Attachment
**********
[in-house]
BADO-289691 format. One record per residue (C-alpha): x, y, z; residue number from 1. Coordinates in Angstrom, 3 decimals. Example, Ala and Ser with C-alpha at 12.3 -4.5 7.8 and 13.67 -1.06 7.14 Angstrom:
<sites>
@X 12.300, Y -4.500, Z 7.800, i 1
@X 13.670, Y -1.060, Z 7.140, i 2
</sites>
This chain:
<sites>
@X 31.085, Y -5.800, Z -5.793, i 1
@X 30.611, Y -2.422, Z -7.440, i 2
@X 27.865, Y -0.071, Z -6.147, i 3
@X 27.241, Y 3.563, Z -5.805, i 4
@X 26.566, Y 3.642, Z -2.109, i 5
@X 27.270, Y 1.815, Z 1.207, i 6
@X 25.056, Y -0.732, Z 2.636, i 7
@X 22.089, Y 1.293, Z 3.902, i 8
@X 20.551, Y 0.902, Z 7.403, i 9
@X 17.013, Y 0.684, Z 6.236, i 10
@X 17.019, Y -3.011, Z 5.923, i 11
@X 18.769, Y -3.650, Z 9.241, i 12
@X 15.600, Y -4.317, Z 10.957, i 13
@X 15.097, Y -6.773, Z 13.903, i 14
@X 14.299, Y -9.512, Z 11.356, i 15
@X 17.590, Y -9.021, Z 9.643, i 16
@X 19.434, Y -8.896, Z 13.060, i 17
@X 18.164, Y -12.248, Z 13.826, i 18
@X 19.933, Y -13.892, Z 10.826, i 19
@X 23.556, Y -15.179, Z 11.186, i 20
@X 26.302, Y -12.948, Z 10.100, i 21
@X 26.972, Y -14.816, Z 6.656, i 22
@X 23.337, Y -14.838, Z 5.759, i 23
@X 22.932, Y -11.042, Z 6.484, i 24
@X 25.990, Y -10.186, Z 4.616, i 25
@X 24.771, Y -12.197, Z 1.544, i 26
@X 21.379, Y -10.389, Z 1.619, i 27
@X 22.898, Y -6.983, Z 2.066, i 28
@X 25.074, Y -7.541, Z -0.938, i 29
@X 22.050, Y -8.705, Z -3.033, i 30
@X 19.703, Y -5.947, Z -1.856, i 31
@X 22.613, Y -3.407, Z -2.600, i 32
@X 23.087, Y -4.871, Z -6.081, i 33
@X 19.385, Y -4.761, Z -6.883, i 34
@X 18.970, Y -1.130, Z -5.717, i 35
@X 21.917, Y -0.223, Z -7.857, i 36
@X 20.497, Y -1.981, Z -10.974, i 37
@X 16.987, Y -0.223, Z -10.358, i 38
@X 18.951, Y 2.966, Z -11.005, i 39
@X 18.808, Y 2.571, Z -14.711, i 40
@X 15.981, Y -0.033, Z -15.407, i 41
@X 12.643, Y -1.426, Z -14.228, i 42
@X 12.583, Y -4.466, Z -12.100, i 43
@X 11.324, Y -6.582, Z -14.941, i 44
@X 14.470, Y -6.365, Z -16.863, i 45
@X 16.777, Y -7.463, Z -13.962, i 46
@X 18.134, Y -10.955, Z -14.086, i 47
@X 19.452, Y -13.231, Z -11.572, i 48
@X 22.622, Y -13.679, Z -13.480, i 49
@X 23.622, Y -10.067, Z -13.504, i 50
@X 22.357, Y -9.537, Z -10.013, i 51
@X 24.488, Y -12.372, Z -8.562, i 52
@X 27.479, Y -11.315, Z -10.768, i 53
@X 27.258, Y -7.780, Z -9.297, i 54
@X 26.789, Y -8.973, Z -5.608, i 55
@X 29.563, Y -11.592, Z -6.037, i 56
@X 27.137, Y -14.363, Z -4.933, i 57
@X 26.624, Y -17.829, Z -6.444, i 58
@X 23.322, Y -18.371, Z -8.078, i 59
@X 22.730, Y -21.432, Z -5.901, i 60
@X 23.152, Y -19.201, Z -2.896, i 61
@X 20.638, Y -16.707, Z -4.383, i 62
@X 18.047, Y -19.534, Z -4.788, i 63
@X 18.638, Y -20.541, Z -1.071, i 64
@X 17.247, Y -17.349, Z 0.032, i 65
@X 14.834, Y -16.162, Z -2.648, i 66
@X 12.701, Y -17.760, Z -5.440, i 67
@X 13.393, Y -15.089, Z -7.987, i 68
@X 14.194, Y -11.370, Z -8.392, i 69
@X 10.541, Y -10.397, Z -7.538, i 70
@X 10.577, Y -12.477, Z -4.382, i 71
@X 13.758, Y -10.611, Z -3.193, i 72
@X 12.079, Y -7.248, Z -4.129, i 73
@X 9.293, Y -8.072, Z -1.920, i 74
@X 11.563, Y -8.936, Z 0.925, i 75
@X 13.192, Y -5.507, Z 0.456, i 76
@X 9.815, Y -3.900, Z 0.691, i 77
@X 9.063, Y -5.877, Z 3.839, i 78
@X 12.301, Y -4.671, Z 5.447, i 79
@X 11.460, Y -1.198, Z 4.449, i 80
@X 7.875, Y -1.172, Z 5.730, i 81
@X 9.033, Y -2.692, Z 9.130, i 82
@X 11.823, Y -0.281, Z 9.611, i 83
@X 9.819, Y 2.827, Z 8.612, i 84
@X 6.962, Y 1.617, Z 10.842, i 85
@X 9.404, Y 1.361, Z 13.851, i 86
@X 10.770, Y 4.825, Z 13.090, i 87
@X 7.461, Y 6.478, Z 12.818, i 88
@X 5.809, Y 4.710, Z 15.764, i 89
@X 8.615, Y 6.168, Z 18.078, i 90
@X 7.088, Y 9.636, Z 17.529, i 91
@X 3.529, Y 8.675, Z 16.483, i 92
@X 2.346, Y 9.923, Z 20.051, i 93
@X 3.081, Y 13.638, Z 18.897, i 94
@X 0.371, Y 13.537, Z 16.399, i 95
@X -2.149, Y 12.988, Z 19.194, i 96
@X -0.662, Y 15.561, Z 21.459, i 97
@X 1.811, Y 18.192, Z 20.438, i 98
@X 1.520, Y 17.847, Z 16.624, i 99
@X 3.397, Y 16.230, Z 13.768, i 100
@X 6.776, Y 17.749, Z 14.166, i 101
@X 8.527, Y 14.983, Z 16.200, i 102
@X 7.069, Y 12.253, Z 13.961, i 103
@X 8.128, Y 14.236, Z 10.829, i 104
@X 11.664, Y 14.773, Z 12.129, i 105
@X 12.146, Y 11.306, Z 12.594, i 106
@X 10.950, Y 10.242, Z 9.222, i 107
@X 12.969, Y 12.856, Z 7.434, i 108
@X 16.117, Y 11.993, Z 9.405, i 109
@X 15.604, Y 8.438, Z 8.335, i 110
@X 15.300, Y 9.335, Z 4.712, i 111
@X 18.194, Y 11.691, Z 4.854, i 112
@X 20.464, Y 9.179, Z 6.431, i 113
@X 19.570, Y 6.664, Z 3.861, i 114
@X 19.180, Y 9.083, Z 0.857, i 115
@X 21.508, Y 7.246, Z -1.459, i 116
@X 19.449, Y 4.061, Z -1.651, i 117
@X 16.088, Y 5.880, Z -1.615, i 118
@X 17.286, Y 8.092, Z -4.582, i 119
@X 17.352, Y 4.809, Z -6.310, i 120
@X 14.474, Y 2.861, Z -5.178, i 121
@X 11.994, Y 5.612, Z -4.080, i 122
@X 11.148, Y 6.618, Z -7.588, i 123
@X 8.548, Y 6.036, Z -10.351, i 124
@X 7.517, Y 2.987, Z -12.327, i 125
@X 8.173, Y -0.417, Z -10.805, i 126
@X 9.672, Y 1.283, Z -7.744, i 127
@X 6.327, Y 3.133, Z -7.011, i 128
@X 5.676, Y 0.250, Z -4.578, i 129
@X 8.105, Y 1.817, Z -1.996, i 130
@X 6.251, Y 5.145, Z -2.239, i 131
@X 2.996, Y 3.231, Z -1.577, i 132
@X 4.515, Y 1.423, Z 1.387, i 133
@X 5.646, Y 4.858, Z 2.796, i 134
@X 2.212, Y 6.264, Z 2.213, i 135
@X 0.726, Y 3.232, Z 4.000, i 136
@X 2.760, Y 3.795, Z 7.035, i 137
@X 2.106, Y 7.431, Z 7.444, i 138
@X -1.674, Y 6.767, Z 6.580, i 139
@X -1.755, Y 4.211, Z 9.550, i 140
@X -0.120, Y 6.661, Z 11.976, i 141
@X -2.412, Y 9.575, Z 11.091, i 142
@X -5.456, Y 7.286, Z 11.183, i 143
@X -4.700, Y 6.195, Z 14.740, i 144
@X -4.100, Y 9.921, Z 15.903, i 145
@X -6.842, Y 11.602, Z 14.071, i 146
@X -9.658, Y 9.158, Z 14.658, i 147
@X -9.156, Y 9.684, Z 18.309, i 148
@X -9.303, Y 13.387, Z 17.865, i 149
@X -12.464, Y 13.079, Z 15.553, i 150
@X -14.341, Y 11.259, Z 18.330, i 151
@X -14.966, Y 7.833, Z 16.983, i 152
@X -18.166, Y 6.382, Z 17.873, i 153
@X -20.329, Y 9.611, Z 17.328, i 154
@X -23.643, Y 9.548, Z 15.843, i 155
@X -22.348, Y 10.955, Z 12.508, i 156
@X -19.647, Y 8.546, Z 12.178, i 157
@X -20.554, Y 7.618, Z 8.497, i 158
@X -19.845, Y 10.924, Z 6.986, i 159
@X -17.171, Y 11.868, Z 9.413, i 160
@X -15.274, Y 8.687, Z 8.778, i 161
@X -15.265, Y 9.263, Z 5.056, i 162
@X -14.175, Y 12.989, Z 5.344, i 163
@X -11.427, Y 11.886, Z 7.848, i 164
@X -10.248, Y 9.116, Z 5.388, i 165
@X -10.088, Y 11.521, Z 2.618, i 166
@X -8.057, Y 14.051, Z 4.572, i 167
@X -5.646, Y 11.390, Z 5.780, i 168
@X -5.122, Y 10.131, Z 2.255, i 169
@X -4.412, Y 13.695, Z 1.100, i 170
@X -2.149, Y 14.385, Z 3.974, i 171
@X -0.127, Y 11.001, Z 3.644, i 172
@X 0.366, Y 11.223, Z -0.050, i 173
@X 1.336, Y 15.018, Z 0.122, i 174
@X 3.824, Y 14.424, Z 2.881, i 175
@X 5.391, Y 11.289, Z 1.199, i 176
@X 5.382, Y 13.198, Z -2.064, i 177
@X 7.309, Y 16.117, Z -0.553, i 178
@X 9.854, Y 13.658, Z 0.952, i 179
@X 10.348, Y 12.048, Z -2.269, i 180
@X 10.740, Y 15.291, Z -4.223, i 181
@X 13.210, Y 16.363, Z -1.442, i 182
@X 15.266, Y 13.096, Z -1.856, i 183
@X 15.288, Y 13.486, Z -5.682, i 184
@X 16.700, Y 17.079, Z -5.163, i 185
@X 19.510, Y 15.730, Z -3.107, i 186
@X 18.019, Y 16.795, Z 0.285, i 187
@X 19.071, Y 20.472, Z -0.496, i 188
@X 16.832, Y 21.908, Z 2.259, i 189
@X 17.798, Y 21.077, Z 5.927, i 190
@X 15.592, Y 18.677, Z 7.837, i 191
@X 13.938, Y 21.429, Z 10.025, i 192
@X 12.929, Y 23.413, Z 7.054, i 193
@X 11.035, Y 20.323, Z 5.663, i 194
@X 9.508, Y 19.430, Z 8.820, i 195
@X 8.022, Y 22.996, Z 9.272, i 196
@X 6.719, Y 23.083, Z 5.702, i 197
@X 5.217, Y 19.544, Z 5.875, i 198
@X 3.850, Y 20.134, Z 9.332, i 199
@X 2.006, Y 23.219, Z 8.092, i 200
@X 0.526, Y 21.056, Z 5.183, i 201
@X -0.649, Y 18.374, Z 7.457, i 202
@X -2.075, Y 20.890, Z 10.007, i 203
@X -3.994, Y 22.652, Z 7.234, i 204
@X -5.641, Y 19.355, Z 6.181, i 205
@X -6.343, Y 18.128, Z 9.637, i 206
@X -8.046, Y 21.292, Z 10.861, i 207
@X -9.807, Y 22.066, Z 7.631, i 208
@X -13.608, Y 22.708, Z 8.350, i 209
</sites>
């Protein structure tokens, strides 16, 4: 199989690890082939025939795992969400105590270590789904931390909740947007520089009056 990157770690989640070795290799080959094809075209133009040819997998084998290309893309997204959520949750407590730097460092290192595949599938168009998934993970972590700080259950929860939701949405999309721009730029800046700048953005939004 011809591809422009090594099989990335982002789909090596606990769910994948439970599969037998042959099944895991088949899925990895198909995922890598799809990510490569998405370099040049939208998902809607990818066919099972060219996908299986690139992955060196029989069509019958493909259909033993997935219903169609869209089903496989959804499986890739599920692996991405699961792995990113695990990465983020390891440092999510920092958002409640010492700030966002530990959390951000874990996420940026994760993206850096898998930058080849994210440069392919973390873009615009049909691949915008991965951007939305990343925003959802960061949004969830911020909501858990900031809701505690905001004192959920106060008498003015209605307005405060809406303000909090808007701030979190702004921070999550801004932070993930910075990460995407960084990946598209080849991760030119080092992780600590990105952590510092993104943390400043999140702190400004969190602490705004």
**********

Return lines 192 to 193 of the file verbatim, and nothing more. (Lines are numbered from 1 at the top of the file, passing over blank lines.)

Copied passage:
@X 15.288, Y 13.486, Z -5.682, i 184
@X 16.700, Y 17.079, Z -5.163, i 185